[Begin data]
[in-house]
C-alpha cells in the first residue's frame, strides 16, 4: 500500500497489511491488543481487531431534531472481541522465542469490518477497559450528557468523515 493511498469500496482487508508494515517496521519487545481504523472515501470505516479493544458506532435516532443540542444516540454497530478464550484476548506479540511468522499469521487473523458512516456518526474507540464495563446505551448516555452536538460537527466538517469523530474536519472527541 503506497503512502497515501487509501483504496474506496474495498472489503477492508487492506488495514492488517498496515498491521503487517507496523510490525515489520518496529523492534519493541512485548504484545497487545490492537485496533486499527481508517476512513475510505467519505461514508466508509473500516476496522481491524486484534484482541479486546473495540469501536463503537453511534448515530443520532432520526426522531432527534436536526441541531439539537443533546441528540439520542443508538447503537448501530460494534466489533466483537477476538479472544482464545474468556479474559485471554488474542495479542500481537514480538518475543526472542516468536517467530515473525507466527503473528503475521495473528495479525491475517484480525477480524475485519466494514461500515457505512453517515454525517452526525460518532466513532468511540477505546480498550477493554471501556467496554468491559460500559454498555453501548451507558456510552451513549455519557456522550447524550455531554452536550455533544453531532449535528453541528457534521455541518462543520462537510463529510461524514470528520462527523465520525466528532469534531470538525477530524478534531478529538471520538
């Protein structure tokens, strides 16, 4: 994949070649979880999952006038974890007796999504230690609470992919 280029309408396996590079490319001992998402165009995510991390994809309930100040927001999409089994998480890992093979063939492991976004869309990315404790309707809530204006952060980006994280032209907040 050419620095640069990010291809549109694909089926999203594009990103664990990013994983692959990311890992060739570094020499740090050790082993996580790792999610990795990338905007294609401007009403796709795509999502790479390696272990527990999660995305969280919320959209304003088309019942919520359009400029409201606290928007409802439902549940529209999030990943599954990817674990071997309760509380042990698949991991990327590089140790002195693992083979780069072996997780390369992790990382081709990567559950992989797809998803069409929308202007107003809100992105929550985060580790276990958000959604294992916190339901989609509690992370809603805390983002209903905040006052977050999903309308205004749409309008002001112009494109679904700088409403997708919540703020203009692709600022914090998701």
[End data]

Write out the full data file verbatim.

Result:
[in-house]
C-alpha cells in the first residue's frame, strides 16, 4: 500500500497489511491488543481487531431534531472481541522465542469490518477497559450528557468523515 493511498469500496482487508508494515517496521519487545481504523472515501470505516479493544458506532435516532443540542444516540454497530478464550484476548506479540511468522499469521487473523458512516456518526474507540464495563446505551448516555452536538460537527466538517469523530474536519472527541 503506497503512502497515501487509501483504496474506496474495498472489503477492508487492506488495514492488517498496515498491521503487517507496523510490525515489520518496529523492534519493541512485548504484545497487545490492537485496533486499527481508517476512513475510505467519505461514508466508509473500516476496522481491524486484534484482541479486546473495540469501536463503537453511534448515530443520532432520526426522531432527534436536526441541531439539537443533546441528540439520542443508538447503537448501530460494534466489533466483537477476538479472544482464545474468556479474559485471554488474542495479542500481537514480538518475543526472542516468536517467530515473525507466527503473528503475521495473528495479525491475517484480525477480524475485519466494514461500515457505512453517515454525517452526525460518532466513532468511540477505546480498550477493554471501556467496554468491559460500559454498555453501548451507558456510552451513549455519557456522550447524550455531554452536550455533544453531532449535528453541528457534521455541518462543520462537510463529510461524514470528520462527523465520525466528532469534531470538525477530524478534531478529538471520538
């Protein structure tokens, strides 16, 4: 994949070649979880999952006038974890007796999504230690609470992919 280029309408396996590079490319001992998402165009995510991390994809309930100040927001999409089994998480890992093979063939492991976004869309990315404790309707809530204006952060980006994280032209907040 050419620095640069990010291809549109694909089926999203594009990103664990990013994983692959990311890992060739570094020499740090050790082993996580790792999610990795990338905007294609401007009403796709795509999502790479390696272990527990999660995305969280919320959209304003088309019942919520359009400029409201606290928007409802439902549940529209999030990943599954990817674990071997309760509380042990698949991991990327590089140790002195693992083979780069072996997780390369992790990382081709990567559950992989797809998803069409929308202007107003809100992105929550985060580790276990958000959604294992916190339901989609509690992370809603805390983002209903905040006052977050999903309308205004749409309008002001112009494109679904700088409403997708919540703020203009692709600022914090998701």